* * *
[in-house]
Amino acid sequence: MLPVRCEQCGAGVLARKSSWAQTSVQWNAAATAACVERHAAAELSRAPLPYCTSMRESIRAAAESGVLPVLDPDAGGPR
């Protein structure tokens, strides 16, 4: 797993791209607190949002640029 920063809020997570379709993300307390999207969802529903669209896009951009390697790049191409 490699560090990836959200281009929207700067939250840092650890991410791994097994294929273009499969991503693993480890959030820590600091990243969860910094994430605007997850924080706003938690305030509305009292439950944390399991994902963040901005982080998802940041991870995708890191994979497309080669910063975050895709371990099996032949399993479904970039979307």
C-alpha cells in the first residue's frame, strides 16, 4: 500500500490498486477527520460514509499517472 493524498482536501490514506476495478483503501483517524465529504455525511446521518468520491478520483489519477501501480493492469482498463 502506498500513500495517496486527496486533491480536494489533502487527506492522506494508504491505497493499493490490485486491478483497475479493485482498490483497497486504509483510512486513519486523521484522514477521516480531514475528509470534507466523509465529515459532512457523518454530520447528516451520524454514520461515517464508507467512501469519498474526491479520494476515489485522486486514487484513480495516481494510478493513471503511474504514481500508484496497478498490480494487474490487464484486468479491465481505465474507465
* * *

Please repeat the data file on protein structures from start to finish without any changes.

[in-house]
Amino acid sequence: MLPVRCEQCGAGVLARKSSWAQTSVQWNAAATAACVERHAAAELSRAPLPYCTSMRESIRAAAESGVLPVLDPDAGGPR
């Protein structure tokens, strides 16, 4: 797993791209607190949002640029 920063809020997570379709993300307390999207969802529903669209896009951009390697790049191409 490699560090990836959200281009929207700067939250840092650890991410791994097994294929273009499969991503693993480890959030820590600091990243969860910094994430605007997850924080706003938690305030509305009292439950944390399991994902963040901005982080998802940041991870995708890191994979497309080669910063975050895709371990099996032949399993479904970039979307």
C-alpha cells in the first residue's frame, strides 16, 4: 500500500490498486477527520460514509499517472 493524498482536501490514506476495478483503501483517524465529504455525511446521518468520491478520483489519477501501480493492469482498463 502506498500513500495517496486527496486533491480536494489533502487527506492522506494508504491505497493499493490490485486491478483497475479493485482498490483497497486504509483510512486513519486523521484522514477521516480531514475528509470534507466523509465529515459532512457523518454530520447528516451520524454514520461515517464508507467512501469519498474526491479520494476515489485522486486514487484513480495516481494510478493513471503511474504514481500508484496497478498490480494487474490487464484486468479491465481505465474507465